June 3, 2004
The Honorable Henry A. Waxman
Ranking Minority Member
Committee on Government Reform
U.S. House of Representatives
Washington, DC 20515
Dear Congressman Waxman:
The first and overriding priority of the Department of Justice (Department) is to protect the lives and liberties of Americans and to bring terrorists to justice. It is a credit to the careful utilization of investigative tools as well as to the hard work of the law enforcement community, our intelligence agencies and the American people, that we have not suffered another major terrorist attack in this country since September 11, 2001. But we know that a significant terrorist threat persists.
Thus, we pursue the critical goals of the Department with a commitment to ever-improving levels of efficiency and effectiveness. I am, therefore, pleased to provide you a copy of the Inspector General's Semiannual Report to Congress and apprise you of the actions the Department has taken to address the significant findings of the Office of the Inspector General (GIG). Status information on the management decisions, actions completed, and actions in progress in response to OIG audit reports are available on the Department's website and will be updated quarterly. Taken together, this information represents the Department's efforts to identify and correct weaknesses in current activities and provide a plan and strategy for improving management and operations. `Management improvements are being pursued aggressively in an atmosphere of cooperation with the Inspector General, and we are encouraged by the progress we have already made in many areas.
In the months since the September 11 attacks against America, the Department has worked to enhance our capability to prevent terrorist incidents and to restructure our organizations and operations to better accomplish our mission. We have worked vigorously to improve information sharing among all levels of law enforcement while continuing to' protect classified information as appropriate. I am pleased that the OIG's most recent report on the Federal Bureau of Investigation's (FBI) efforts to improve its sharing of intelligence and other information noted fundamental reform and considerable activities toward improved information sharing, while acknowledging the substantial impediments, both structural and legal, to the FBI's attainment of this objective. A major factor essential to achieving improved intelligence analysis and sharing identified by the OIG is sustained management attention. Recognizing the essential nature of complete and well analyzed intelligence, both the FBI Director and I are committed to ensuring that the FBI, as the lead agency in the arena of domestic intelligence, is the premier source of such intelligence, particularly as it relates to possible threats of terrorism against the homeland.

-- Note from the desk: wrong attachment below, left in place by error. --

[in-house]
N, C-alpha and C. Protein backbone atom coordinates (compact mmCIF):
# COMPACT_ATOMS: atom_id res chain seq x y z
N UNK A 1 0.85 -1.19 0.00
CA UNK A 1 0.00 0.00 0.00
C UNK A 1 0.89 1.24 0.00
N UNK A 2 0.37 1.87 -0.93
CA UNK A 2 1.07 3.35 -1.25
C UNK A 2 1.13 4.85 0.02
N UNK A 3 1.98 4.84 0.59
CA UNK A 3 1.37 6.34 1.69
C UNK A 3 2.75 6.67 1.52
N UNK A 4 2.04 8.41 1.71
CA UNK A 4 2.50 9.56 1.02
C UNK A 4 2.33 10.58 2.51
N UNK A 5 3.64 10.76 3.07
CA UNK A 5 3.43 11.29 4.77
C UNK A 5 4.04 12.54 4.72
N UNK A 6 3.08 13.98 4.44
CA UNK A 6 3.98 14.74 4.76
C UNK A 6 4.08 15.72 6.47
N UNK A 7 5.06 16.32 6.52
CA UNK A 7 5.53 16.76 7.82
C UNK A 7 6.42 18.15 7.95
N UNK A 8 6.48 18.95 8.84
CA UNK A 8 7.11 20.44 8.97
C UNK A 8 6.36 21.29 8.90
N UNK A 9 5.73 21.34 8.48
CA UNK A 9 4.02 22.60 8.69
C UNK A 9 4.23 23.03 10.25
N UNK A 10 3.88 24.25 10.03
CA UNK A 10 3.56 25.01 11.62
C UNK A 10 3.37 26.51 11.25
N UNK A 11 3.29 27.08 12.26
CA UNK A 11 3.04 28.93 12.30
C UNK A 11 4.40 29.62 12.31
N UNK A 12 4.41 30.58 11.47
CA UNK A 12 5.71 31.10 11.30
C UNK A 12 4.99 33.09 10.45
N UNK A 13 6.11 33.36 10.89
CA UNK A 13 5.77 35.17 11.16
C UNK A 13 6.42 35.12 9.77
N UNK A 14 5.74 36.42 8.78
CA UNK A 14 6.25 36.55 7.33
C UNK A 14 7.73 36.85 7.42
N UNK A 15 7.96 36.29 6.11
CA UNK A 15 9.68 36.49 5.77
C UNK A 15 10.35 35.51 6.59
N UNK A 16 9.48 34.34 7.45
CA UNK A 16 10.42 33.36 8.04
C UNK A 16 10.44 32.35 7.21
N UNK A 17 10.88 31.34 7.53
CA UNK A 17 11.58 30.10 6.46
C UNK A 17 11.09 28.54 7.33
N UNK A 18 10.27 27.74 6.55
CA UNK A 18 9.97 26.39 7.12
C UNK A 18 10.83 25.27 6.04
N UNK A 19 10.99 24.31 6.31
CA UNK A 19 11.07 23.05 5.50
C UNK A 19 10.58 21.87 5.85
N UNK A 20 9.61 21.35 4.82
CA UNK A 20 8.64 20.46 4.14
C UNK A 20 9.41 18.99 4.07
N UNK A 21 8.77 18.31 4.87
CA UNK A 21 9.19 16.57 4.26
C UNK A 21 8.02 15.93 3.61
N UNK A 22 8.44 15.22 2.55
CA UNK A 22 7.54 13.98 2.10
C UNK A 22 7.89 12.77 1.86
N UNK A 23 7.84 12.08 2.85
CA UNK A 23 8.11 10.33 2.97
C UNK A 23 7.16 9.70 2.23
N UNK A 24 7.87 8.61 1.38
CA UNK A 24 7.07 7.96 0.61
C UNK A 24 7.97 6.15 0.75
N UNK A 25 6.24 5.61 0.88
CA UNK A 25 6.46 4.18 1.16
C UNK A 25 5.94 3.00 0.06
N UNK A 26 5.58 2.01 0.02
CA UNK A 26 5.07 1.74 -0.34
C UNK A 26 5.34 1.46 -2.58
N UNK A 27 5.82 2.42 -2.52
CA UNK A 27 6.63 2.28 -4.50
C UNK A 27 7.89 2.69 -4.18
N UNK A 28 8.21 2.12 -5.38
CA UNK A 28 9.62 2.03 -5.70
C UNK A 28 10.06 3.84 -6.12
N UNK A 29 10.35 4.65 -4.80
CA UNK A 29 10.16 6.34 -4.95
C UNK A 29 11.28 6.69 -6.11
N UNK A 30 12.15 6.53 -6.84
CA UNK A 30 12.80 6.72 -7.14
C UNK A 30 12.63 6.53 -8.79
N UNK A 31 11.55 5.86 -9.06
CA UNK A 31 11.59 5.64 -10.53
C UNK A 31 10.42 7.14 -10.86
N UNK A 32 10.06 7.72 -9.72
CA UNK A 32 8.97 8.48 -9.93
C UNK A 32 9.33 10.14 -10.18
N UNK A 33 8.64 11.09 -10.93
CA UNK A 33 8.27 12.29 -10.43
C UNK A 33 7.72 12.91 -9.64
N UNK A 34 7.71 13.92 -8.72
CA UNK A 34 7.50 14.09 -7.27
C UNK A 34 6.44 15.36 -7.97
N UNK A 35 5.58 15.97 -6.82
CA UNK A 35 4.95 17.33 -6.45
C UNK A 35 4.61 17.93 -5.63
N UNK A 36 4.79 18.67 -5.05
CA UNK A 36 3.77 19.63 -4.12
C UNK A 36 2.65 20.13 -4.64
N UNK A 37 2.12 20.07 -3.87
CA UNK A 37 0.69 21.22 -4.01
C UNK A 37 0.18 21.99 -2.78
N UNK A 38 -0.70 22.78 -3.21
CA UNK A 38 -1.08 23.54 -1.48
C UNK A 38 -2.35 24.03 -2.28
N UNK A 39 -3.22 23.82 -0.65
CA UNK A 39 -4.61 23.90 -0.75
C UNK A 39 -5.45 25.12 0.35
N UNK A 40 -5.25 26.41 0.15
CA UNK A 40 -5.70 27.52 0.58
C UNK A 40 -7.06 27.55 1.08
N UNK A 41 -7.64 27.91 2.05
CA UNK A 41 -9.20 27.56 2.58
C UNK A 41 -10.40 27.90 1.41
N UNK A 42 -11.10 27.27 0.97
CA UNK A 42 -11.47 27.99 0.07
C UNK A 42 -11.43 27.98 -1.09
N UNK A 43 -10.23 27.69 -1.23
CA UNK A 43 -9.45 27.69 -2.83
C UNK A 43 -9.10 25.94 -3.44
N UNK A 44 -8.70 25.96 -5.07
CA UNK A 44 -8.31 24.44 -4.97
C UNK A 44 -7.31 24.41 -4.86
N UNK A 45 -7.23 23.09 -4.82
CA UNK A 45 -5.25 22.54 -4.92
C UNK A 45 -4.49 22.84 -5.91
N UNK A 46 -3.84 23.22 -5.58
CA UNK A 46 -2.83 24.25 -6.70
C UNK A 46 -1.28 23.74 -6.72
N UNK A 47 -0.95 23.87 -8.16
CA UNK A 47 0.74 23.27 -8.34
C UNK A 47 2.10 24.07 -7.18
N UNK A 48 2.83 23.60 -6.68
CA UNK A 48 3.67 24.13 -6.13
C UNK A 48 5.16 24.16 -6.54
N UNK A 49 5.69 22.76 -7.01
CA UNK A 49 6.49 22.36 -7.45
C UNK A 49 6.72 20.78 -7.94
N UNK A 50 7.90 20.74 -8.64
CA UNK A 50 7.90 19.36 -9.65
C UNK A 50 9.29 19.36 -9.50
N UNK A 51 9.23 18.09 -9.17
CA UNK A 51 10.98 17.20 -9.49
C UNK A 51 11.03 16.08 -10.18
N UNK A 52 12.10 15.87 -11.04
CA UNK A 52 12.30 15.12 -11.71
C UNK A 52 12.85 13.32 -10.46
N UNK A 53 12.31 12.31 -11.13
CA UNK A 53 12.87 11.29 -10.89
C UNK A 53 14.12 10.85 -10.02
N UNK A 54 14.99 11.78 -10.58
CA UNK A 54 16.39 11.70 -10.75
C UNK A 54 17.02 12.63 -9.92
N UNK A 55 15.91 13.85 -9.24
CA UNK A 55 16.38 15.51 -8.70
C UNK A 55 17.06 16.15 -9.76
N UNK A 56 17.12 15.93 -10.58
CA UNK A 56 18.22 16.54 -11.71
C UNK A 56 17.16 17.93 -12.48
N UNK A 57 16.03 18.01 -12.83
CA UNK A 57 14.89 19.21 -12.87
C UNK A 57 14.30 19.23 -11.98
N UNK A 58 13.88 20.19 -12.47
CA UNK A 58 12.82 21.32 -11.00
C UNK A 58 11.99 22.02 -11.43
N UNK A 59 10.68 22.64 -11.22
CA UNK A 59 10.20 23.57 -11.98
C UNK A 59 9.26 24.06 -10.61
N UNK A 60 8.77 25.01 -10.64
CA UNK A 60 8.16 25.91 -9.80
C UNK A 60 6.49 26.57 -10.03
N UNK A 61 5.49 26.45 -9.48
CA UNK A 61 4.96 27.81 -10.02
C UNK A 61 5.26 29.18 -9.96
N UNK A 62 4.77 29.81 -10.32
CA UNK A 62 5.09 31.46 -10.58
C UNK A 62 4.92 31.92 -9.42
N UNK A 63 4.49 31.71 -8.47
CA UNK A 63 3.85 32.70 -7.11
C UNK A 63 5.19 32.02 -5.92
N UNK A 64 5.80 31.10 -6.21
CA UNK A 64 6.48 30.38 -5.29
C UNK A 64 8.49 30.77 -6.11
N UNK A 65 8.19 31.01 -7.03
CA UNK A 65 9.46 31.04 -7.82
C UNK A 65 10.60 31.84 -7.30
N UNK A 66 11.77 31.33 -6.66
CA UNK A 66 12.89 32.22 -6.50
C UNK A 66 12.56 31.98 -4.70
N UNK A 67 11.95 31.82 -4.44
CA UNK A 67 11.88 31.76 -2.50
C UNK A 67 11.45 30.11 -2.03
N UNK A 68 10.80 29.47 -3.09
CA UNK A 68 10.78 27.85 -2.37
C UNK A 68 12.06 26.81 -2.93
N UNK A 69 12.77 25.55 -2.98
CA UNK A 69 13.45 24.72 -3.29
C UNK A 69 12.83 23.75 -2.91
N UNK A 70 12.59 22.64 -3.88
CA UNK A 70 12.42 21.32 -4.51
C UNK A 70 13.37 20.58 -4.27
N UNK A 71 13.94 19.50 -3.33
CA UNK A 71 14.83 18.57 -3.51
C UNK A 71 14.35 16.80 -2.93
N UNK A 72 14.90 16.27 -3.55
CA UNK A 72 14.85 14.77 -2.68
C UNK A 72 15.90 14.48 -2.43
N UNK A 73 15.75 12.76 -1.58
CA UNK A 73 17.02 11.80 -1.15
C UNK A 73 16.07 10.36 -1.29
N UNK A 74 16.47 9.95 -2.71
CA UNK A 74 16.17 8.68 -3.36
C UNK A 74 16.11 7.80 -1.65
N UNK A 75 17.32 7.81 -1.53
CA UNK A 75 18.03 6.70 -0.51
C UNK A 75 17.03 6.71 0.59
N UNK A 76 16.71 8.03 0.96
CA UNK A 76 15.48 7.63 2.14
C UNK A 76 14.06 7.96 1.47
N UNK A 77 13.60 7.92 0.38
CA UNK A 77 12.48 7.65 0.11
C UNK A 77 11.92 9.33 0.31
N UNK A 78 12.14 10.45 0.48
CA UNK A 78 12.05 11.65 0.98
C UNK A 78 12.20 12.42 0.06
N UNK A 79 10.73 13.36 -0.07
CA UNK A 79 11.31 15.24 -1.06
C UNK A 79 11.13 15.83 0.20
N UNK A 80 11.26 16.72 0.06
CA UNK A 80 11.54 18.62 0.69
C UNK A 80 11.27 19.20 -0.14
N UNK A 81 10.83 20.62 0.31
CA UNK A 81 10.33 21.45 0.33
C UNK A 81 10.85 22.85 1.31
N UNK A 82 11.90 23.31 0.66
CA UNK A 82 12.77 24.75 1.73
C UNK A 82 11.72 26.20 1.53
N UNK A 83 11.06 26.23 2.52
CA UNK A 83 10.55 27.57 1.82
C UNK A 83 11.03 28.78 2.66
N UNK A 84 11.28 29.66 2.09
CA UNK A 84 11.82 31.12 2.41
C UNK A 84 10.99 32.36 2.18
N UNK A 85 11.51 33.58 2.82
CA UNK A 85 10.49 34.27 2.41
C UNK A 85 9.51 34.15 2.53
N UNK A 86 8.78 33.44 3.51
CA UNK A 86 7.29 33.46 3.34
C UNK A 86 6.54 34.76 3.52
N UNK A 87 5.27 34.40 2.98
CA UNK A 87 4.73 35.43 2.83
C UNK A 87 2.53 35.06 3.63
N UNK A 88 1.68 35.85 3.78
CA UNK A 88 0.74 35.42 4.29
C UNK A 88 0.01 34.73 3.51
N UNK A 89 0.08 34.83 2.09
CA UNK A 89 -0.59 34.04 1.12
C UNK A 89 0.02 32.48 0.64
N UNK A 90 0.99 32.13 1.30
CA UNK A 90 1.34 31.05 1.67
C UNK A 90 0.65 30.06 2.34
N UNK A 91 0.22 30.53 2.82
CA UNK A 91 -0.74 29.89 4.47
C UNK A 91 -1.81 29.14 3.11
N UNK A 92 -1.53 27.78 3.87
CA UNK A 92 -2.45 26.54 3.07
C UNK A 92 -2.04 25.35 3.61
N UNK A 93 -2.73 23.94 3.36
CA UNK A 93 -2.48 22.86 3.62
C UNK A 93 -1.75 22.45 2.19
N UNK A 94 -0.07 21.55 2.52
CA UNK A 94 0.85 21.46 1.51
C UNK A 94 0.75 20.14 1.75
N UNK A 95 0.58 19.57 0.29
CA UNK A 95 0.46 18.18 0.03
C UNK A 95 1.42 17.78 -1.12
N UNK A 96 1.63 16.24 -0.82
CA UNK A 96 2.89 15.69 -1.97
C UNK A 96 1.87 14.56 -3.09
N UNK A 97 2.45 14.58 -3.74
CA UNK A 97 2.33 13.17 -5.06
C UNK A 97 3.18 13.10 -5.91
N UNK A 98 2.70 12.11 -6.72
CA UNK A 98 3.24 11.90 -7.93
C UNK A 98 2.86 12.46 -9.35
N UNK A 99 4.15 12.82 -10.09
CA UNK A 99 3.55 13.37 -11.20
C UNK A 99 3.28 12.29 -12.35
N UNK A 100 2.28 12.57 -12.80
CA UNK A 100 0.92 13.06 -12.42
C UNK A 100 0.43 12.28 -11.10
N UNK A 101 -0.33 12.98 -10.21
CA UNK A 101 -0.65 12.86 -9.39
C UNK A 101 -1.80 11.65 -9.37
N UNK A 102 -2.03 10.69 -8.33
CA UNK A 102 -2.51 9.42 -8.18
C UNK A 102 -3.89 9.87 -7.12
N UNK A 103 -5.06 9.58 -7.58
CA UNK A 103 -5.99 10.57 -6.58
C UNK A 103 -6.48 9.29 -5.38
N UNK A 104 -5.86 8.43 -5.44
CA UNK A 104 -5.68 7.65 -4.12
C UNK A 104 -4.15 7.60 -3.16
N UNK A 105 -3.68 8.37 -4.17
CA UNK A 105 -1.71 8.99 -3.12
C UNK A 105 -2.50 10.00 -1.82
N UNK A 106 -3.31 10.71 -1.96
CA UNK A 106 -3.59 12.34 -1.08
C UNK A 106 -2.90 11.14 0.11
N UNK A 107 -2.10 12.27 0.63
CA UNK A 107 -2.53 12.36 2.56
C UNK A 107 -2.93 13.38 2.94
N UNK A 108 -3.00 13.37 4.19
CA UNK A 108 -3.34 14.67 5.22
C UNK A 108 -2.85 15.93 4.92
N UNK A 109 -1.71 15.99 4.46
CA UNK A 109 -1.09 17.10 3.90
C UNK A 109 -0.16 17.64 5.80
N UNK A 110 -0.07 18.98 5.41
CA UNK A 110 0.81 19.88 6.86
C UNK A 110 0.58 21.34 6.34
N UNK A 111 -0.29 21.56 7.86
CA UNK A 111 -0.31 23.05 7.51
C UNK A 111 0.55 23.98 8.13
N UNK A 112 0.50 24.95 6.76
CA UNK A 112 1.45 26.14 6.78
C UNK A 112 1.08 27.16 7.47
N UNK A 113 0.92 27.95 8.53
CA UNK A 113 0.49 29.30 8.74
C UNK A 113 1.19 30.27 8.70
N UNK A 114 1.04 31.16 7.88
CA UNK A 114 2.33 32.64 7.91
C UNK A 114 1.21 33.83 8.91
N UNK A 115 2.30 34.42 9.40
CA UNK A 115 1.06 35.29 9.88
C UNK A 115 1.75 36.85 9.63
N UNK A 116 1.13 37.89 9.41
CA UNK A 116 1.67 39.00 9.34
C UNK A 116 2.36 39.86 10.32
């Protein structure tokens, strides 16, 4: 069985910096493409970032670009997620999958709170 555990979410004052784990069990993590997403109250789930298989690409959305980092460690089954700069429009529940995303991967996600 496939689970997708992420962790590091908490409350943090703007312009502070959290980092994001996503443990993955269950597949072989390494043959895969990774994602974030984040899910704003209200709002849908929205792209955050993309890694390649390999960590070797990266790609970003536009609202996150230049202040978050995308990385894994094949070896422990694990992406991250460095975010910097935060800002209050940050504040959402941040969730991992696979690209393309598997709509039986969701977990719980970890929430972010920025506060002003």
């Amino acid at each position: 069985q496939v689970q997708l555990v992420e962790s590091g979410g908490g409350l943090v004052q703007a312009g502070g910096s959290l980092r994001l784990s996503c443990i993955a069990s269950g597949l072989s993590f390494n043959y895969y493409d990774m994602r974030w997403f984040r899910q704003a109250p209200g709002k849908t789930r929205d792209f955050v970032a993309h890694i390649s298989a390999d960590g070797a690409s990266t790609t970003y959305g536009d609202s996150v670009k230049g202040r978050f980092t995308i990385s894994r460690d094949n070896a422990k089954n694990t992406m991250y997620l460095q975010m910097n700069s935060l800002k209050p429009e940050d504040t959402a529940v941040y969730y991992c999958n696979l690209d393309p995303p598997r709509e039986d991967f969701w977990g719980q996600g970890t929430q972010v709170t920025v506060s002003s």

On a related matter, we are aware that the interoperability between the FBI's Integrated Automated Fingerprint Identification System (IAFIS) and the Department of Homeland Security's Automated Biometrics Identification System (IDENT)/US VISIT system is critical. The Department agrees that the interoperability of these systems will enhance information sharing and avoid some of the tragic consequences cited in the OIG report, and thus should be completed with alacrity. However, we also acknowledge that certain issues must be resolved concerning IDENT/US VISIT to ensure the most effective use of our resources and ultimately the best system for the diverse functions of the participating agencies. By meeting these objectives we believe we will have the most appropriate system in place within the shortest time possible.